A Hirshfeld surface analysis with CrystalExplorer (Turner et al., 2017[Turner, M. J., McKinnon, J. J., Wolff, S. K., Grimwood, D. J., Spackman, P. R., Jayatilaka, D. & Spackman, M. A. (2017). CrystalExplorer17. University of Western Australia.]) was performed to give insights into the important inter­molecular inter­actions. These are normalized by van der Waals radii through a red–white–blue color scheme, where the red spots denote close contacts of mol­ecules. The three-dimensional dnorm surface of the title compound is shown in Fig. 3[link]. The red points represent closer contacts and negative dnorm values on the surface corresponding to the N—H⋯O and C—H⋯π inter­actions mentioned above. The two-dimensional fingerprint plots in Fig. 4[link] shown the inter­molecular contacts and their percentage distributions on the Hirshfeld surface. H⋯H inter­actions (74.8%) are present as a major contributor while H⋯O/O⋯H (14.5%), H⋯C/C⋯H (5.4%), C⋯C (2.7%) and H⋯N/N⋯H (0.9%) contacts also give significant contributions to the Hirshfeld surface.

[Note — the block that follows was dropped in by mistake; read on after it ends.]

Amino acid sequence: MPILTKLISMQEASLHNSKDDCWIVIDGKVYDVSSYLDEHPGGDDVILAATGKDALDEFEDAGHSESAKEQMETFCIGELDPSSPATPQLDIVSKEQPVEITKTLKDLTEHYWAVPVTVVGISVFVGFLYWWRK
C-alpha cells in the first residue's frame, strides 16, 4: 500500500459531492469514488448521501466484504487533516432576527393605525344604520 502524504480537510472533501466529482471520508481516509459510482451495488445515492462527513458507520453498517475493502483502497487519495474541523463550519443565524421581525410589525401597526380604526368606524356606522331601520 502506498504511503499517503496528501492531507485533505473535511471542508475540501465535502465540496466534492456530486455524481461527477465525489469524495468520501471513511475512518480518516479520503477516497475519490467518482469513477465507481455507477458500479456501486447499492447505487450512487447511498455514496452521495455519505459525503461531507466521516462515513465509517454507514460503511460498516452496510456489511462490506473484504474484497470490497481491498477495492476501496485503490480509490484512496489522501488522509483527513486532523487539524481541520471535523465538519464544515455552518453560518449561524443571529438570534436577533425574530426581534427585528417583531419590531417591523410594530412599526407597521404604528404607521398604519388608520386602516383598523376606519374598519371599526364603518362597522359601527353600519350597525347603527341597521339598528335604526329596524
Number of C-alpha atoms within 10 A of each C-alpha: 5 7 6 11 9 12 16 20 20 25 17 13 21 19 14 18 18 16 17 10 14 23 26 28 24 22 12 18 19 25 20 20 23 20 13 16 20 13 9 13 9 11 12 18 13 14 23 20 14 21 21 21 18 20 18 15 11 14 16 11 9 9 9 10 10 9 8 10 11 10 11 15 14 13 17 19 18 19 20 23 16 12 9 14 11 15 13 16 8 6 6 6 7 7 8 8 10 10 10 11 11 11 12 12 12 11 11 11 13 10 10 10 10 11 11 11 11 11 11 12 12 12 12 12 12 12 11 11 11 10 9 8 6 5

[Figure 3]
Figure 3
The Hirshfeld surface of the title compound mapped over dnorm in the range −0.486 to 1.895 a.u. The inter­molecular contacts can be seen in the red regions.
[Figure 4]
Figure 4
The two-dimensional fingerprint plots of title compound: (a) all contacts; (b) H⋯H, (c) H⋯O/O⋯H, (d) H⋯C/C⋯H, (e) H⋯N/N⋯H and (f) C⋯C.

5. Database survey